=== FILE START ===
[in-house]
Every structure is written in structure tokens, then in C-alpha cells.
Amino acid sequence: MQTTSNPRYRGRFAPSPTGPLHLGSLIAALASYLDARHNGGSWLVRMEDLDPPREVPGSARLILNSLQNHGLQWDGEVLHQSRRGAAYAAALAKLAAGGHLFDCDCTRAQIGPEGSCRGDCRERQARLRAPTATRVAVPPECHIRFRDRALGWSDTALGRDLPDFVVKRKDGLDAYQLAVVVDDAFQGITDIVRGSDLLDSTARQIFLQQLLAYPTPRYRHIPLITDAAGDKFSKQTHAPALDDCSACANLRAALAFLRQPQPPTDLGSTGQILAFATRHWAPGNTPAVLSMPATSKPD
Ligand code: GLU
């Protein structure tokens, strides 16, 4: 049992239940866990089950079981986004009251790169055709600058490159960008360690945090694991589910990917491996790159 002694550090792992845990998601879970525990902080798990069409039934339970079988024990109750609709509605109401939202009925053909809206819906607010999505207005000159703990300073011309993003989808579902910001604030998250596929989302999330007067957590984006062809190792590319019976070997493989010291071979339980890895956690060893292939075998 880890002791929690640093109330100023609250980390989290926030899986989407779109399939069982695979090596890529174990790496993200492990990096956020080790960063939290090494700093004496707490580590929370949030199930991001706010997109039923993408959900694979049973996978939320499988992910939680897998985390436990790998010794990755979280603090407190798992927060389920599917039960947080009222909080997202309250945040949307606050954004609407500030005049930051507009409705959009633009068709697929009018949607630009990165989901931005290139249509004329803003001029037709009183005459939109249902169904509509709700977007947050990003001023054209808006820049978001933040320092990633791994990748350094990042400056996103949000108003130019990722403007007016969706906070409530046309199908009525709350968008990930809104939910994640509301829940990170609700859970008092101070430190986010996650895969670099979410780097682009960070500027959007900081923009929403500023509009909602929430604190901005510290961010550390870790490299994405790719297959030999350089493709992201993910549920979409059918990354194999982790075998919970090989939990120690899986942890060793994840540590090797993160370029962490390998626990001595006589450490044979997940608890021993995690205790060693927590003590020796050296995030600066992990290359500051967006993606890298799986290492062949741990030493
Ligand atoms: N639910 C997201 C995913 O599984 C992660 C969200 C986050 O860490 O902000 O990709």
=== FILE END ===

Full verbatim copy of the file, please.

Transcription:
[in-house]
Every structure is written in structure tokens, then in C-alpha cells.
Amino acid sequence: MQTTSNPRYRGRFAPSPTGPLHLGSLIAALASYLDARHNGGSWLVRMEDLDPPREVPGSARLILNSLQNHGLQWDGEVLHQSRRGAAYAAALAKLAAGGHLFDCDCTRAQIGPEGSCRGDCRERQARLRAPTATRVAVPPECHIRFRDRALGWSDTALGRDLPDFVVKRKDGLDAYQLAVVVDDAFQGITDIVRGSDLLDSTARQIFLQQLLAYPTPRYRHIPLITDAAGDKFSKQTHAPALDDCSACANLRAALAFLRQPQPPTDLGSTGQILAFATRHWAPGNTPAVLSMPATSKPD
Ligand code: GLU
């Protein structure tokens, strides 16, 4: 049992239940866990089950079981986004009251790169055709600058490159960008360690945090694991589910990917491996790159 002694550090792992845990998601879970525990902080798990069409039934339970079988024990109750609709509605109401939202009925053909809206819906607010999505207005000159703990300073011309993003989808579902910001604030998250596929989302999330007067957590984006062809190792590319019976070997493989010291071979339980890895956690060893292939075998 880890002791929690640093109330100023609250980390989290926030899986989407779109399939069982695979090596890529174990790496993200492990990096956020080790960063939290090494700093004496707490580590929370949030199930991001706010997109039923993408959900694979049973996978939320499988992910939680897998985390436990790998010794990755979280603090407190798992927060389920599917039960947080009222909080997202309250945040949307606050954004609407500030005049930051507009409705959009633009068709697929009018949607630009990165989901931005290139249509004329803003001029037709009183005459939109249902169904509509709700977007947050990003001023054209808006820049978001933040320092990633791994990748350094990042400056996103949000108003130019990722403007007016969706906070409530046309199908009525709350968008990930809104939910994640509301829940990170609700859970008092101070430190986010996650895969670099979410780097682009960070500027959007900081923009929403500023509009909602929430604190901005510290961010550390870790490299994405790719297959030999350089493709992201993910549920979409059918990354194999982790075998919970090989939990120690899986942890060793994840540590090797993160370029962490390998626990001595006589450490044979997940608890021993995690205790060693927590003590020796050296995030600066992990290359500051967006993606890298799986290492062949741990030493
Ligand atoms: N639910 C997201 C995913 O599984 C992660 C969200 C986050 O860490 O902000 O990709």